There's a new book out, one that will never be known and probably almost never read, but is full of incredible stories about the American history of one of the world's most mysterious people groups: the Basques.
The Basques of Kern County, by Stephen Bass and George Ansolabehere, tells this unique story of a people "guided by a fierce internal drive that told them they'd have to work harder than anyone else to earn any sense of belonging".
Our history books often call Basques 'Spaniards', but it's not hard to distinguish them either by their occupation (shepherd), their looks (noses!), and their work ethic (oh-so-unSpanish). This book, however, is full of legit personal histories, like this one from Jean Arambel:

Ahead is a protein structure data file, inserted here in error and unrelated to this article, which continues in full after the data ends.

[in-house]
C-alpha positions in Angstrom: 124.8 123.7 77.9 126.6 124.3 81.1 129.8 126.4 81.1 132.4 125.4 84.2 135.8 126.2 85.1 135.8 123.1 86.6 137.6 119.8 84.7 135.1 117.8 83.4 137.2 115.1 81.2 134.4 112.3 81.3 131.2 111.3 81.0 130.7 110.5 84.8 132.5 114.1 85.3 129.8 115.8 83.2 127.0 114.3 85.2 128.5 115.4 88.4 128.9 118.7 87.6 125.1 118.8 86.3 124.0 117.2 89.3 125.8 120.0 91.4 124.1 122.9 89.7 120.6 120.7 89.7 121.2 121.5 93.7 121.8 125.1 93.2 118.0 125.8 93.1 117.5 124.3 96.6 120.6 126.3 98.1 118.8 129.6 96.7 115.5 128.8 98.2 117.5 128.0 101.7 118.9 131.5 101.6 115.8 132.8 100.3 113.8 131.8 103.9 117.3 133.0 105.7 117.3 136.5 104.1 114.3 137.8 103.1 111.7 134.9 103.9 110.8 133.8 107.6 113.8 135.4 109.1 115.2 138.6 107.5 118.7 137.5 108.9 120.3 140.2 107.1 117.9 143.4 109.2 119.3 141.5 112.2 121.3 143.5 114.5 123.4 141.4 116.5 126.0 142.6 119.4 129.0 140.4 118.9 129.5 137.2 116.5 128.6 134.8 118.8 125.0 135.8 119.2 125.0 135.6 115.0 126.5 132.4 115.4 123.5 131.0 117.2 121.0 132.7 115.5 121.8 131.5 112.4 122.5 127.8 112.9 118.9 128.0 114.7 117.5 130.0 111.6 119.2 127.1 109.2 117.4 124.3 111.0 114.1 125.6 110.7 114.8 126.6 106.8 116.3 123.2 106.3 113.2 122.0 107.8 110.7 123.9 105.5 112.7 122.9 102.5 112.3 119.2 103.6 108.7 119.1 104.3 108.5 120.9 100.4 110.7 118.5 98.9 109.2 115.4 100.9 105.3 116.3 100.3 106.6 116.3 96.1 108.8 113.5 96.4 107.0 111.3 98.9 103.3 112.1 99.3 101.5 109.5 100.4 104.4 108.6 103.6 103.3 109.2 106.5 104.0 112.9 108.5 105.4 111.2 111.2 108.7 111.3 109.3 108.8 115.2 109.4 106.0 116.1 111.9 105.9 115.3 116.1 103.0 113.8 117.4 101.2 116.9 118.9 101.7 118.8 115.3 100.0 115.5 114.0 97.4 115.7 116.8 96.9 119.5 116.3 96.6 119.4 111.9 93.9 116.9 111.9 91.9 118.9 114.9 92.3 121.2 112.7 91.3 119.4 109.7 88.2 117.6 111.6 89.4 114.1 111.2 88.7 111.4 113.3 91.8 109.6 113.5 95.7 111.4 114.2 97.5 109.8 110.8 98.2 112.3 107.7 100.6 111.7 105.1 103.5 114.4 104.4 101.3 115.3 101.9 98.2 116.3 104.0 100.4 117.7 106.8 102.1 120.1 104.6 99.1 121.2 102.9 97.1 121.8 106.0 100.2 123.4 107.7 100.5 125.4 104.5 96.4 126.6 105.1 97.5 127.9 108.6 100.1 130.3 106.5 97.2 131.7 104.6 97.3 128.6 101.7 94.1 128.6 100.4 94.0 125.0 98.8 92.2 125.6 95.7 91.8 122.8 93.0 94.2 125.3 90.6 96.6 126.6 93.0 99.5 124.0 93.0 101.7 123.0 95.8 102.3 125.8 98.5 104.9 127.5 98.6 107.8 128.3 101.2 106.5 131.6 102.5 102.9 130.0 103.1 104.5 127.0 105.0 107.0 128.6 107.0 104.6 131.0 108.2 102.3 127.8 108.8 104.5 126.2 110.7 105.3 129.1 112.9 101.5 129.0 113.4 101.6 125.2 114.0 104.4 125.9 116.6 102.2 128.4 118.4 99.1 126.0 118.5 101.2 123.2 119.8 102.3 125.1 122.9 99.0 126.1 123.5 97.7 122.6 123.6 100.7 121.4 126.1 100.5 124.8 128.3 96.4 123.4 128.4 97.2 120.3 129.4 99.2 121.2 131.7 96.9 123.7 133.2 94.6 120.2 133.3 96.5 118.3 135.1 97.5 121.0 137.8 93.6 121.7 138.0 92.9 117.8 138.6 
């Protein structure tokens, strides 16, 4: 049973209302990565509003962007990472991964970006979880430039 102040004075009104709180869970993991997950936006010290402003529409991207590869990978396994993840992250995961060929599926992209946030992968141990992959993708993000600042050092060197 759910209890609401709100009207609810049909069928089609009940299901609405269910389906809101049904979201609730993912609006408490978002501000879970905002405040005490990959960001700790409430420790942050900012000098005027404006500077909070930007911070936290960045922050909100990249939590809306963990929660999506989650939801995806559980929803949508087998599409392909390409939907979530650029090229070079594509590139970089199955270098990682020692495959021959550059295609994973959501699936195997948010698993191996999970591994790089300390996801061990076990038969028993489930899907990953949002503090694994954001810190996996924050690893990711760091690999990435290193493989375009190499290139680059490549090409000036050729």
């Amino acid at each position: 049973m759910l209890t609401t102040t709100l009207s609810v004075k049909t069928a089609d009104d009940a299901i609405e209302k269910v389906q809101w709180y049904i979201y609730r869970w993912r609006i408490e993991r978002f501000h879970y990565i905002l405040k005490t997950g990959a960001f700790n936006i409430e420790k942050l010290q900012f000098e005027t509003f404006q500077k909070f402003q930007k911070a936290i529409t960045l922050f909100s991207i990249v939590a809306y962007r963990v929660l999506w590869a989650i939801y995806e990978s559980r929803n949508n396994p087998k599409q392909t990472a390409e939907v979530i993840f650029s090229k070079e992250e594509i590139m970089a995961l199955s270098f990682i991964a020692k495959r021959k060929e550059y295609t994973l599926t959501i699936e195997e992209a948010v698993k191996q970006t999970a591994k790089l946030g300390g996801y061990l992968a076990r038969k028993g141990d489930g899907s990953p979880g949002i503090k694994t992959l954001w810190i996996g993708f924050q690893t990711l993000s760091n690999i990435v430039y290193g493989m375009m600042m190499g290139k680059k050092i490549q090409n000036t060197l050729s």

The worst thing about sheepherding was the loneliness and cold in the desert. These were the hardest things I remember. Most of the time I spent in the Sierra Nevada Mountains by myself with my two dogs and a donkey. The camp tender came once a week with supplies but only stayed one or two hours. I looked forward to these visits because it gave me a chance to speak to another human being and to speak to someone in the Basque language. It was very lonesome but I had no choice.